The US State Department has approved a sale to Japan of two AEGIS Weapon Systems, two multi-mission Signal Processors and two Command and Control Processor Refreshers and related equipment, according to a statement the Defense Security Cooperation Agency posted on its website on January 29.
The deal is worth US$2.15 billion, and the agency has delivered the required certification of the possible sale to Congress. According to the statement, “the proposed sale will contribute to the foreign policy of national security of the United States by improving the security of a major ally that is a force for political stability and economic progress in the Asia-pacific region” and the sale will also “provide the Government of Japan with an enhanced capability against increasingly sophisticated ballistic missile threats.”
The statement did not identify those threats, but Japan’s main concerns continue to be the expanding military power of China and North Korea’s weapons of mass destruction programs.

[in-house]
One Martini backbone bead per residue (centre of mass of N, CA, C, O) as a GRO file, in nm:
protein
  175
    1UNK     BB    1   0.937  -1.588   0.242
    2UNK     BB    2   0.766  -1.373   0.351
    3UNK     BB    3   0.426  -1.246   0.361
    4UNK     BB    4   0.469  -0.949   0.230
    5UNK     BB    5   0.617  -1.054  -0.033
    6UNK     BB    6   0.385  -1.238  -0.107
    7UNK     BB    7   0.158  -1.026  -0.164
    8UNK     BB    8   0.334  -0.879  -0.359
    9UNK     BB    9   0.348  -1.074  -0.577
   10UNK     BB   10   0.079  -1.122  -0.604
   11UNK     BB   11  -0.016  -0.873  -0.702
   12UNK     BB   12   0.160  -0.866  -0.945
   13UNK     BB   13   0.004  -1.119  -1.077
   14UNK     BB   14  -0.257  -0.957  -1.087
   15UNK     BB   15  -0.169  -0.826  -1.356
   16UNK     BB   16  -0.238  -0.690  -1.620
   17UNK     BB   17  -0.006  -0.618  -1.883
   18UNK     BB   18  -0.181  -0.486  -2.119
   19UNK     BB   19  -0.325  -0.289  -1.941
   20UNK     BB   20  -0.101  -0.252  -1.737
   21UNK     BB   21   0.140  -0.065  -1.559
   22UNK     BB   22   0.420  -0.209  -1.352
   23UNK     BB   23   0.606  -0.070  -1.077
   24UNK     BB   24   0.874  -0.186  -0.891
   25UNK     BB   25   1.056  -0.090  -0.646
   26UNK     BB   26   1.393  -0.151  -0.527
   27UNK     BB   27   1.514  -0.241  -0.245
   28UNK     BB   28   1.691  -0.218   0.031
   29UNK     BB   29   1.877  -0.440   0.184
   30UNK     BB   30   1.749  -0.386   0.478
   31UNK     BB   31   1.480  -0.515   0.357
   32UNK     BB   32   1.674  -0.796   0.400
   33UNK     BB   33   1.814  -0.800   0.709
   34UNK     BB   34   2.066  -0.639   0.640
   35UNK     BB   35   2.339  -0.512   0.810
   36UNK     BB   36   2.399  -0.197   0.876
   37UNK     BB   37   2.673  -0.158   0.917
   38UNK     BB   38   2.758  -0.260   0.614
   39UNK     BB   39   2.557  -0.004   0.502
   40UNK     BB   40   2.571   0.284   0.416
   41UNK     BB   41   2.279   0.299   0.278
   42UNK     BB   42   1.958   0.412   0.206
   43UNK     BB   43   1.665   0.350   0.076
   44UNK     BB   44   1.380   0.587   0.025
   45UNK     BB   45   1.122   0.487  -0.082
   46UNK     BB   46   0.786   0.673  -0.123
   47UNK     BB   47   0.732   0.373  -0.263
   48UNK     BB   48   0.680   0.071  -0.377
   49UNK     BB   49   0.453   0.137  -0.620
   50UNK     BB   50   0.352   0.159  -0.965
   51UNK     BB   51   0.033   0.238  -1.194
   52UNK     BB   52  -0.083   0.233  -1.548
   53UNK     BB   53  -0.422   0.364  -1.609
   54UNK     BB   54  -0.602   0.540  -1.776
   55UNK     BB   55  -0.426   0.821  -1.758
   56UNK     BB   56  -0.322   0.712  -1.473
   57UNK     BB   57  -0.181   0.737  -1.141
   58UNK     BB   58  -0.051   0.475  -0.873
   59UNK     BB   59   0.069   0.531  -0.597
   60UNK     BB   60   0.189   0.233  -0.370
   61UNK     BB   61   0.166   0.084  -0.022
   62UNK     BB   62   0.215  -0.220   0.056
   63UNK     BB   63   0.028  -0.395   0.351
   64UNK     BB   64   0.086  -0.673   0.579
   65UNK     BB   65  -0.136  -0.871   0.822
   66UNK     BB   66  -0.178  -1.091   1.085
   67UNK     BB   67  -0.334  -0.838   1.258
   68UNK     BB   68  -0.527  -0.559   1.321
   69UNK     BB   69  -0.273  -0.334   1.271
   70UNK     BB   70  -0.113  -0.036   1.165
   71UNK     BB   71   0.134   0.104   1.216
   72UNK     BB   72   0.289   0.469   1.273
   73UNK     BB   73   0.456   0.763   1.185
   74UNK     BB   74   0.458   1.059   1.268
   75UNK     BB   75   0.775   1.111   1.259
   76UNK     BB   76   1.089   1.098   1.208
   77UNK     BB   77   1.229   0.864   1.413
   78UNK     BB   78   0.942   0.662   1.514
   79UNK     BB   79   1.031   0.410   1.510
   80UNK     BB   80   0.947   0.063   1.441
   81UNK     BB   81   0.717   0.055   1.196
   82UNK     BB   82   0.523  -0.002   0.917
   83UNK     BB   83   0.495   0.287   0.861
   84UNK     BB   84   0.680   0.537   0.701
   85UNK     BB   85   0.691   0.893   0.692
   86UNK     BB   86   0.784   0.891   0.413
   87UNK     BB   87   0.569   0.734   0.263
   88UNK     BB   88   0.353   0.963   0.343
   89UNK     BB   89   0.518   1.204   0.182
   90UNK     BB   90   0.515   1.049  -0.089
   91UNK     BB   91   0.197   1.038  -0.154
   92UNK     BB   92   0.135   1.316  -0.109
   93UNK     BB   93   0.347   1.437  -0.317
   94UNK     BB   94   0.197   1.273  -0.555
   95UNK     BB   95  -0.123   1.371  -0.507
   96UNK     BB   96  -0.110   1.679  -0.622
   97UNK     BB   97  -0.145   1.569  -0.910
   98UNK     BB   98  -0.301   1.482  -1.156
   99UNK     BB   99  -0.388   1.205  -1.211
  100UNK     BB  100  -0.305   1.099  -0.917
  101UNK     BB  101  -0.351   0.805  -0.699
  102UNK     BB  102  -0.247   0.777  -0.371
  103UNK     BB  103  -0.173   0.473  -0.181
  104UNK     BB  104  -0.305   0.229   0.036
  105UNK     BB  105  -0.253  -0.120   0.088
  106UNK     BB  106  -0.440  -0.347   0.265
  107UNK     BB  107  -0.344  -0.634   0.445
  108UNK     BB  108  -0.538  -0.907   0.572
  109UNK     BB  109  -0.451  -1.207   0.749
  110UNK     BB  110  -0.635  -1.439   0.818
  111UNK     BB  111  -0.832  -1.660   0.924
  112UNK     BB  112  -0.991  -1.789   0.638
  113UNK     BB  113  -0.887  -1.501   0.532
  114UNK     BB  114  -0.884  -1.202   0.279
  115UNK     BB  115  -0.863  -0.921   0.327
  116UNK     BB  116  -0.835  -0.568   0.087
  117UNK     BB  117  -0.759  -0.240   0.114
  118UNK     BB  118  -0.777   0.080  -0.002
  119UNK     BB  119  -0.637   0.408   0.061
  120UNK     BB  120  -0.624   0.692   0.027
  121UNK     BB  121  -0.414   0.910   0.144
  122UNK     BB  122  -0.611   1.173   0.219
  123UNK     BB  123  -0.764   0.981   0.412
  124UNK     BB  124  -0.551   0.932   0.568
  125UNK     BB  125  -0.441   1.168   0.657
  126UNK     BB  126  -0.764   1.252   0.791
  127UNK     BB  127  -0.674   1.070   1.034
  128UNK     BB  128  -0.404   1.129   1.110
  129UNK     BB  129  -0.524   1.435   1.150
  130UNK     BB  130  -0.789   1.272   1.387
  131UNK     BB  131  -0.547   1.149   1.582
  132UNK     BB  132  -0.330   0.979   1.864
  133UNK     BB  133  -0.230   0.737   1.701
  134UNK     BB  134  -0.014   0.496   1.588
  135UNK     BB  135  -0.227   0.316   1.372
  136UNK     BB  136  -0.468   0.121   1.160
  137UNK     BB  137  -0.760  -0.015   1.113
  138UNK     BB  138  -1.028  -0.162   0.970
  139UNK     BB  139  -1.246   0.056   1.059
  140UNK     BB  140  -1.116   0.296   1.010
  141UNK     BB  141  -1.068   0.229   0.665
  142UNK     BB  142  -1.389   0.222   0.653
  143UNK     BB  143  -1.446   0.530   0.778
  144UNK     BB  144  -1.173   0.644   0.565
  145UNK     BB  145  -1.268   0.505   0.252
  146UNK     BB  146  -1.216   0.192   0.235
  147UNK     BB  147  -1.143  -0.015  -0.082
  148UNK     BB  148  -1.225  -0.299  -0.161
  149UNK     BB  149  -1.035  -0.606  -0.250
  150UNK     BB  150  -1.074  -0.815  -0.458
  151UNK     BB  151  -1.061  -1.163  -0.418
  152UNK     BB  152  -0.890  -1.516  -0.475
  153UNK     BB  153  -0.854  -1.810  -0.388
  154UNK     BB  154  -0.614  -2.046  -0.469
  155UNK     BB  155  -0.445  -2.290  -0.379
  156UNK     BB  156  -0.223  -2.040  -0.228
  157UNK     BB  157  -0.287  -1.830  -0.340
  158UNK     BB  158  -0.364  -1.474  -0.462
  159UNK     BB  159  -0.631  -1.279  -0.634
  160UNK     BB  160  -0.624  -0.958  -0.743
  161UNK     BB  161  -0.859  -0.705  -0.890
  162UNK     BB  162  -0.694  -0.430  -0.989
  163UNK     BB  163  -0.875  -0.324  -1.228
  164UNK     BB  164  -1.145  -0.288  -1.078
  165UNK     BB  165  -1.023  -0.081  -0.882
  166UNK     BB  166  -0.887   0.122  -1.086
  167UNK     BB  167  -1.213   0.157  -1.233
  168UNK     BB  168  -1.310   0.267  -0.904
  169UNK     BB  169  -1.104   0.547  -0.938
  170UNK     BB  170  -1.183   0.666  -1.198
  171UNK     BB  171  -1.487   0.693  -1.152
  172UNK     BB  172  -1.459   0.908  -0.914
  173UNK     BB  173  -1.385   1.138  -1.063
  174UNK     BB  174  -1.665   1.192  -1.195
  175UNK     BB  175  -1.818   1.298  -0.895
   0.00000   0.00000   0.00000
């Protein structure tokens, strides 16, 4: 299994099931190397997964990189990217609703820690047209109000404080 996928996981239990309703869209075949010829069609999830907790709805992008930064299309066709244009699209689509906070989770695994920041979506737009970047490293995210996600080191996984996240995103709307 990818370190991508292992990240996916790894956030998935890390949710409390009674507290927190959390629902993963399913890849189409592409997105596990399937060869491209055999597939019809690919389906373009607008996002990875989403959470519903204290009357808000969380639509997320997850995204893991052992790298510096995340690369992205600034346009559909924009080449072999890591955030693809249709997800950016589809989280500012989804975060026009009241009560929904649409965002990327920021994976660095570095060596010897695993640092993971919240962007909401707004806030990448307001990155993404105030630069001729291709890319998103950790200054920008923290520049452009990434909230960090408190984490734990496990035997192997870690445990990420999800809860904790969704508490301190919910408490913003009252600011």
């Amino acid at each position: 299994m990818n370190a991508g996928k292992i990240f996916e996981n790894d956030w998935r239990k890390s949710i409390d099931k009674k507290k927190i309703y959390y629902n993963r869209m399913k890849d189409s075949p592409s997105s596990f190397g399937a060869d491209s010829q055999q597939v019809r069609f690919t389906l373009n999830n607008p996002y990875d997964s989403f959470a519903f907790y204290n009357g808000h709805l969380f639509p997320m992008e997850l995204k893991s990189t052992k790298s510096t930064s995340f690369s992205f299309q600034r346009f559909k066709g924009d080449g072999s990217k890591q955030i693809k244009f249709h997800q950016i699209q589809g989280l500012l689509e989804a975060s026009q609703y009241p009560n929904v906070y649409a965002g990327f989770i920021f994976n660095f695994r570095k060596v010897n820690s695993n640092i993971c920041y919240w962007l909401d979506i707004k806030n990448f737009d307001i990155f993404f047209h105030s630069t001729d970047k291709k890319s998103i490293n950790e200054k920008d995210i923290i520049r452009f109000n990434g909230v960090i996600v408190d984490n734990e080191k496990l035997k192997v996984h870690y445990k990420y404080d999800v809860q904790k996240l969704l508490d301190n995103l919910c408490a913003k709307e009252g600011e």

At the end of December, Japan’s Prime Minister Shinzo Abe announced a new 10-year defense plan, pledging to spend $240 billion over the next five years on the country’s Self-Defense Forces.
Japan’s 2018 National Defense Program Guidelines point out the “massive and rapid reclamation in the South China Sea” which has created “a military flashpoint” where China continues its “intensive air and maritime operations.”
According to a December 20 blog post on the Council of Foreign Relations website, “Japan is deeply worried about the military balance in Northeast Asia and is doing what it can to make sure its military is ready for conflict and to ensure the United States remains committed to its security.”